Things are beginning to sink in all round. Pope Francis is a man who defies a neat single labelling.
So far in a quick web survey there emerges that in Buenos Aires he took a strong moral line on such matters as same-sex ‘marriage’, to the manifest annoyance of the Presidentrix of Argentina. He is theologically “conservative” but strong on “social justice” (and as Dr Shaw rightly asks, why the “but”?!). He scaled down the episcopal style of life in Buenos Aires, living in a small flat, taking public transport to work and often cooking for himself. He is said to have refused several offers of curial posts, avoiding coming to Rome unless he had to.
Jesuits are notoriously un-liturgical. Many are suggesting that either he will place a low priority on liturgical matters, leaving things be, or he will positively dismantle the restoration of tradition.On traditionalist blogs some are going hyper about Cardinal Bergogolio’s alleged non-implementation of Summorum Pontificum and his hostility to tradition, yet it seems he allowed the old rite Institute of the Good Shepherd to open a house in his diocese. IN Argentina he had oversight for eastern rite Catholics, which suggest that he is familiar with the eastern liturgies.
I suspect his Jesuit simplicity will indeed see him adopt a simpler papal style, and that he will be vigorous in stamping his authority on the Curia. But for all the mainstream media’s wishcraft that he will simplify the Church by reducing its pomp and grandeur (this on the BBC) and opt for the poor and marginalized, this may be true to a degree, but they may find that he administers a dose of noble Roman simplicity that is far too strong for liberals and progressives. Simplicity for him may well mean, “Do as you’re told and don’t argue”, “Do it my way or no way”, “You are either for me or against me”, “It’s either yes or no, not maybe”. Simplicity can be very direct indeed.
Francis – is it Assisi or Xavier? Maybe it is both – Assisi appeals to all Italians, and certainly chimes with his hitherto simplicity of life; Xavier is a nod to his Jesuit order and to the role of evangelization in the Church.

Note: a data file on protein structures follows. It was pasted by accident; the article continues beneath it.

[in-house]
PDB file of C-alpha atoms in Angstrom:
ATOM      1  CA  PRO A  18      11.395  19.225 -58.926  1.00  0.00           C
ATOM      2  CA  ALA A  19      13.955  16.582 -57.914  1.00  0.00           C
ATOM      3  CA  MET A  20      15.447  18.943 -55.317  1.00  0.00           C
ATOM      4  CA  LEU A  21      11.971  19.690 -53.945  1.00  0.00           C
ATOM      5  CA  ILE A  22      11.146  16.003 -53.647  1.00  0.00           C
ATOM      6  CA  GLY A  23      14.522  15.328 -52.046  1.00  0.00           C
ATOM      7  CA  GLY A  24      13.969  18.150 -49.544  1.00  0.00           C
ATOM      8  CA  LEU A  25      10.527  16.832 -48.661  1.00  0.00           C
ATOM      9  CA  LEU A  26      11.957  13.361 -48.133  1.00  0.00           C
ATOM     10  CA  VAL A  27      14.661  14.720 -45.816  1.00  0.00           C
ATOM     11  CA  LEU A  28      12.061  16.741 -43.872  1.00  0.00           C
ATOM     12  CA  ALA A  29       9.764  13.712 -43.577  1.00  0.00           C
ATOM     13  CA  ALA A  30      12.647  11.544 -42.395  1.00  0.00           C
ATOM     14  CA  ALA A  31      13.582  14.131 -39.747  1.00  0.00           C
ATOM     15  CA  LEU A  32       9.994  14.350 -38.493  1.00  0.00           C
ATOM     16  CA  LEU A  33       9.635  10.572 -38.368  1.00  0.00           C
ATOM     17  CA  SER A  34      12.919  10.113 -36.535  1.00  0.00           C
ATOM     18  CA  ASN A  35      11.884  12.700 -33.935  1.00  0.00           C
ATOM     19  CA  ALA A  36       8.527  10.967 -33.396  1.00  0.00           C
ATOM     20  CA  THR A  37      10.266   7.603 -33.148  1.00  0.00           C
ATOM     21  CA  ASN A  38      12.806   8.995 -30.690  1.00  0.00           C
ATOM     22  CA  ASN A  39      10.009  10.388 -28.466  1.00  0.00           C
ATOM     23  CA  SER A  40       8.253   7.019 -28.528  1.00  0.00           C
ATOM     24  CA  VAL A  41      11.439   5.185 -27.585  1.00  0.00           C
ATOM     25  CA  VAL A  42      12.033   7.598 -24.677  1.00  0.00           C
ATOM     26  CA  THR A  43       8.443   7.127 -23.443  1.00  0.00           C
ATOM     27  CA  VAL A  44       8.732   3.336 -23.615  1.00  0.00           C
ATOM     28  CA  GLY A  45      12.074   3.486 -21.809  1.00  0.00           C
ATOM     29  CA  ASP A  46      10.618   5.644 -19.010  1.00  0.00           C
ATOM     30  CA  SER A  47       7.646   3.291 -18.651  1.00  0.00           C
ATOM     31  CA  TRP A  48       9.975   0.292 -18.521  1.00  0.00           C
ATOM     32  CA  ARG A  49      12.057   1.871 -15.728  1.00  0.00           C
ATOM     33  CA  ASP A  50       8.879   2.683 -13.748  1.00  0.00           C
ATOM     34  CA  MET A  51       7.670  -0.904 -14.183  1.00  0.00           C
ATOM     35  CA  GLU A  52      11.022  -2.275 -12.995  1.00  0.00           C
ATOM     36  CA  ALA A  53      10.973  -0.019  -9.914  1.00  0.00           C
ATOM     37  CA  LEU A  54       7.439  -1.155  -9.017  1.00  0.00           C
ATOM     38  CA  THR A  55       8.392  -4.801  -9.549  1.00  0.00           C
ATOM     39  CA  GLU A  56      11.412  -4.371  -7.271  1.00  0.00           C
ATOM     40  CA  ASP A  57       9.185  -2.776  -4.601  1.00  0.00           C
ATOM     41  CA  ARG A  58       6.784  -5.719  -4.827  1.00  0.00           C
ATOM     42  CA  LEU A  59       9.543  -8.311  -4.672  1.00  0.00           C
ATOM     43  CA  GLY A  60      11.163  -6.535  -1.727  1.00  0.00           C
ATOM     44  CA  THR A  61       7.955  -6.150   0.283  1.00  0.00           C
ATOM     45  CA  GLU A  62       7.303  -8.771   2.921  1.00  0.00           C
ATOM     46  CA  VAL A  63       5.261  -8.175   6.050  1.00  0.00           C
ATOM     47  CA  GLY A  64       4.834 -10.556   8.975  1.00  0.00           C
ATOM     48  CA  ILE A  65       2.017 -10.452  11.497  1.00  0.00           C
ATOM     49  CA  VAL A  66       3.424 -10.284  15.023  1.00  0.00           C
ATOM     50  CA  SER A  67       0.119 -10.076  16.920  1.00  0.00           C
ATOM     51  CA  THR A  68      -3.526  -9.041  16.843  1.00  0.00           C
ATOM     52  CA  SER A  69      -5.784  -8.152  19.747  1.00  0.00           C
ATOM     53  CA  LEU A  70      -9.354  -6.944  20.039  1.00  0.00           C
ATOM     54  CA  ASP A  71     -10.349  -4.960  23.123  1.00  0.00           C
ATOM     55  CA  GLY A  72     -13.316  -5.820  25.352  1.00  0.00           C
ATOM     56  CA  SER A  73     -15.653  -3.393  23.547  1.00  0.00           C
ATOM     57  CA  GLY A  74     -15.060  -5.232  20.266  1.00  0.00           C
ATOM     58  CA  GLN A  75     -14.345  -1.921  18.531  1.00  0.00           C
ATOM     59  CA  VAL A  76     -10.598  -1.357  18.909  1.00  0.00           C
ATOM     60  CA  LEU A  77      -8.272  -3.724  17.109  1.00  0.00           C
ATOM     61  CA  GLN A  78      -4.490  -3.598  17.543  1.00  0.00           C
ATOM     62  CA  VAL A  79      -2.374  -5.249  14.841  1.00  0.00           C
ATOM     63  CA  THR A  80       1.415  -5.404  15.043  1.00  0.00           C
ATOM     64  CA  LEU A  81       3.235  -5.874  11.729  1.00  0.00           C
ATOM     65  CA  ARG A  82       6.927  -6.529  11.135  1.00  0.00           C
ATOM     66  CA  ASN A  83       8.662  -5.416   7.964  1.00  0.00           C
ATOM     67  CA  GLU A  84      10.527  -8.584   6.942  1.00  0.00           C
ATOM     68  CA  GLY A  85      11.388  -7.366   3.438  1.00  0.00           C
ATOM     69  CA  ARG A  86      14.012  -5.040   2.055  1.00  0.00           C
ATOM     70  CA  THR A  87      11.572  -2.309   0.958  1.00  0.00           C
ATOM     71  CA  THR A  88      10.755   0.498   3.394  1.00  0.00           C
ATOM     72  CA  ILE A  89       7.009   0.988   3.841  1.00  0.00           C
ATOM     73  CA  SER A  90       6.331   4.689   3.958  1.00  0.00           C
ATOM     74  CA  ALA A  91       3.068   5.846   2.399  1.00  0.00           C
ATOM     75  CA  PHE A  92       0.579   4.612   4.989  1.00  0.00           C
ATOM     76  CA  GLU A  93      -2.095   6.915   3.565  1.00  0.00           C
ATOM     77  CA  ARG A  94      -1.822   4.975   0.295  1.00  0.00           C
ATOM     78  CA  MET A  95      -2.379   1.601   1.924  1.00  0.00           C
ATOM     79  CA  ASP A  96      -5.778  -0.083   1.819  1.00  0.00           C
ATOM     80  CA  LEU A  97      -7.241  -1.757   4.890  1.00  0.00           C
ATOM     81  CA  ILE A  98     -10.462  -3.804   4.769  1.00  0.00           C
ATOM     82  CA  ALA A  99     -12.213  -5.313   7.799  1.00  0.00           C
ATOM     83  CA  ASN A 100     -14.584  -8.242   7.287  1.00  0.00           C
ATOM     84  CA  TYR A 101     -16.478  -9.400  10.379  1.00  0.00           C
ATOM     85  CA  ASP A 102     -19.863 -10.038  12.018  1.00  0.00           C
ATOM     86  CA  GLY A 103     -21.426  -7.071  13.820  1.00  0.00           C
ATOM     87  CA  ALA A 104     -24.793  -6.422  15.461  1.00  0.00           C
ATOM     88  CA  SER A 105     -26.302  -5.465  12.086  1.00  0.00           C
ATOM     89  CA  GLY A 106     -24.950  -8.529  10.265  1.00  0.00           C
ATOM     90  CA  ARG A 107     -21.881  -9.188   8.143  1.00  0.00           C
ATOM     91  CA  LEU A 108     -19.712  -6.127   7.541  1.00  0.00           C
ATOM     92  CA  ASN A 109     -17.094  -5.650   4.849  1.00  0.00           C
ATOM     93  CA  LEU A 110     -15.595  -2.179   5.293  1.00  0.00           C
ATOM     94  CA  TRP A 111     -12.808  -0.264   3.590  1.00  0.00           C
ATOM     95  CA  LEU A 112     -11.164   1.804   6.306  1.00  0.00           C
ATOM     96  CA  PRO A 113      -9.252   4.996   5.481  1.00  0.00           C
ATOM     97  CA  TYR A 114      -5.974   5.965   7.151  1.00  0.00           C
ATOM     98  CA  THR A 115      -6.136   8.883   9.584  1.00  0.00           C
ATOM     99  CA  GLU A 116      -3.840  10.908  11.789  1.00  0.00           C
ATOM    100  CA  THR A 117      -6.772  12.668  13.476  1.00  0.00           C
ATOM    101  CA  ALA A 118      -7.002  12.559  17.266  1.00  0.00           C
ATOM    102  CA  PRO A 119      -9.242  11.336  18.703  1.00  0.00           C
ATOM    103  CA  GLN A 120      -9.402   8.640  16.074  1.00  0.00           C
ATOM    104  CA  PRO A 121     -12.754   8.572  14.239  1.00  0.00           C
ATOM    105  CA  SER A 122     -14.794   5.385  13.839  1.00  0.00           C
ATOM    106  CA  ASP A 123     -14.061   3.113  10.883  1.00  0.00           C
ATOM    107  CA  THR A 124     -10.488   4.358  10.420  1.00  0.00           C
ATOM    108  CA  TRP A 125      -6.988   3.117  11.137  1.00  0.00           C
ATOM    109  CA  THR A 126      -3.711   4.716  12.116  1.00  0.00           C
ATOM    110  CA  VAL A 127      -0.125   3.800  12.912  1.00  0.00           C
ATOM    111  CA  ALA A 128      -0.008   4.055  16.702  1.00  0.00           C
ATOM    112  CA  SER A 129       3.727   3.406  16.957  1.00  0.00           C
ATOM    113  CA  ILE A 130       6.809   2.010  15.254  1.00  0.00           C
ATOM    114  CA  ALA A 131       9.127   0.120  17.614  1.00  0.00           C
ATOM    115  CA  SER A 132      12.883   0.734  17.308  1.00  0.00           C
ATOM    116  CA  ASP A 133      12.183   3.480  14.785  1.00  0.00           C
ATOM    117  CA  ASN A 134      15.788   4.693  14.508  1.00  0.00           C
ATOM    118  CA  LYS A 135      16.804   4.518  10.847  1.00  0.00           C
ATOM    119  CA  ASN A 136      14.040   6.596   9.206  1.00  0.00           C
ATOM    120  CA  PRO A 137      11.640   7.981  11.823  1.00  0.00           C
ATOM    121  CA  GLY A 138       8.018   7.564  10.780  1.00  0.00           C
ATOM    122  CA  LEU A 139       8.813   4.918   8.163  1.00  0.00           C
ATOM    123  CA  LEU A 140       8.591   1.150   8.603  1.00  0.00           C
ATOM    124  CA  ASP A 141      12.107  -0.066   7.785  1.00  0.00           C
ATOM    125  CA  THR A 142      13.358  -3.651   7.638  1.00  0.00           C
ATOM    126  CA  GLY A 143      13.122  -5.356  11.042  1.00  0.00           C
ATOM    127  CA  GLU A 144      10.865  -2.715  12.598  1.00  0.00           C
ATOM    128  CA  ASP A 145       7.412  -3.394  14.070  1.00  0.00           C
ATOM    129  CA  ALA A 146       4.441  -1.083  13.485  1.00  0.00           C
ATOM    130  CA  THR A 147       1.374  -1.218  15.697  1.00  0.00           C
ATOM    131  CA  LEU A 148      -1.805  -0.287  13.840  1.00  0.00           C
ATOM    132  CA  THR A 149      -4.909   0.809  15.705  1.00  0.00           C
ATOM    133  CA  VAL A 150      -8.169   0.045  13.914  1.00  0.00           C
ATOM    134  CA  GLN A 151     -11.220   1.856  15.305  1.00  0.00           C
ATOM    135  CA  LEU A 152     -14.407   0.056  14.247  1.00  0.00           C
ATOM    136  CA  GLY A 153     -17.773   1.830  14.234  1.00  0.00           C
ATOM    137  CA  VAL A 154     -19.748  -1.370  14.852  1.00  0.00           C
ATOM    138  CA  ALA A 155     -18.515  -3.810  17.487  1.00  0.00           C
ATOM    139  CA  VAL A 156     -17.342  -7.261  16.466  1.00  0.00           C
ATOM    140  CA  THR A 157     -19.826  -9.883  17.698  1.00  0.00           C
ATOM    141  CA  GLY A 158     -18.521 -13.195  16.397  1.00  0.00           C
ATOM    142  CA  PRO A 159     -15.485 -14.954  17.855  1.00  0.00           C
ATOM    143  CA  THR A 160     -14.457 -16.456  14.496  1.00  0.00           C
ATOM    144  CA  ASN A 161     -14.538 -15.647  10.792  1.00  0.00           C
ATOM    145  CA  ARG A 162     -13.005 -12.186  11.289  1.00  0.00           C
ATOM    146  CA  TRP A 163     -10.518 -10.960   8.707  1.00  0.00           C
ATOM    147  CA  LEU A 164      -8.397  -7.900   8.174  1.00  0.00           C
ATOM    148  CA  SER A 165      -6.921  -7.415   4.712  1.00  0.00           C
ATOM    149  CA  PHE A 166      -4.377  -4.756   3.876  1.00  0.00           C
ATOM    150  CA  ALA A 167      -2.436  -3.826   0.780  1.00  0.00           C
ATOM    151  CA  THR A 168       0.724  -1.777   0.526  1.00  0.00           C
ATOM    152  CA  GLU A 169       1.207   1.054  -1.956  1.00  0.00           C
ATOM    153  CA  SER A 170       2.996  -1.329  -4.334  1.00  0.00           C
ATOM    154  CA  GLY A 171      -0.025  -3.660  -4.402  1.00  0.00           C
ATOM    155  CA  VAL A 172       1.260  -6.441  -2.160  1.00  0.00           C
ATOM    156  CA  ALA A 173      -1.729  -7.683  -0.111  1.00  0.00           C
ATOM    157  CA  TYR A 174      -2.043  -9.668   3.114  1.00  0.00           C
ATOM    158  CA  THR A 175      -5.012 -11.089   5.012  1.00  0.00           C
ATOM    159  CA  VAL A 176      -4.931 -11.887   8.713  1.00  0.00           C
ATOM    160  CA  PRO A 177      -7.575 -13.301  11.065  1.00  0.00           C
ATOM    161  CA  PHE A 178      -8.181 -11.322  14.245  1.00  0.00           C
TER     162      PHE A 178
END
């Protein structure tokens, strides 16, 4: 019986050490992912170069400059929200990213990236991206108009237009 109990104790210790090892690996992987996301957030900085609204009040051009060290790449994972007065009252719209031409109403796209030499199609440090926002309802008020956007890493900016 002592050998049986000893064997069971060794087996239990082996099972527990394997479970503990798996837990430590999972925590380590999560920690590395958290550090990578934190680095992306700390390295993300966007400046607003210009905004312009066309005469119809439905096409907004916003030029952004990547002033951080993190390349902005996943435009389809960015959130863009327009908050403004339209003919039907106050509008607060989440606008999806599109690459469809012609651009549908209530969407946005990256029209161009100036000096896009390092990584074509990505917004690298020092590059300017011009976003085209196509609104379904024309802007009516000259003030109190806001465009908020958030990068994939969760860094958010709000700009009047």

Rocco Palmo provides a good ad hoc translation of Pope Francis’ first address and it has some interesting moments. Some snippets:
And before anything else, I’d like for us to pray for our bishop-emeritus, Benedict XVI. Let us pray together for him, that the Lord bless him and Our Lady keep him in her care….
Note his graciousness to Benedict, and his use of Bishop Emeritus, not Pope Emeritus. Very promising – Pope Emeritus jars immensely!
And now, together, let us start this road: bishop and people. This [new] path of the church of Rome, which “presides in charity” [over] all the churches. A path of brotherhood, of love, of trust between us. Let us pray always for ourselves: one for the other. Let us pray for all the world, that we all might know a great fraternity. I wish you that this journey as Church, that we begin today and on which my Cardinal-Vicar [of Rome] will help me, might be fruitful for the evangelization of this beautiful city!
Fascinating – he confirms that Rome “‘presides in charity’ [over] all the churches”. What might this mean for his approach to ecumenism? Charity suggests that he will approach the other churches with humility and peace; presiding suggests that he will not shrink from the Petrine primacy one iota. And he plans to bear fruit in evangelizing the city of Rome! Evangelization, very Pope Benedict, very missionary, very St Francis Xavier.
And now I’ll give you my blessing… but first – first, I ask you this favor: before the bishop blesses his people, I ask that you pray to the Lord that he might bless me: the prayer of the people, seeking God’s blessing for their bishop. In silence, let’s please make a prayer for me….
Some are saying that he asked the people to bless him, and horrified they were too! But it seems that Pope Francis asked the people to pray for him that he might be blessed, which is another thing entirely. A bishop asking for prayers sounds mighty healthy to me. And so what if a pope bows to his people: it adds a little more substance to the last of the papal titles, Servant of the Servants of God. Recently I have been asserting that the media presentation of the Vatican Council, and the Council’s reception in some parts of the Church, was marked by a hermeneutic of power, especially with regard to lay activity in the Church, as was evidenced in the reaction to the Bishop of Portsmouth’s restructuring plans. Its antitdote is the hermeneutic of service, and it seems that Pope Francis will be happy to adopt that hermeneutic himself.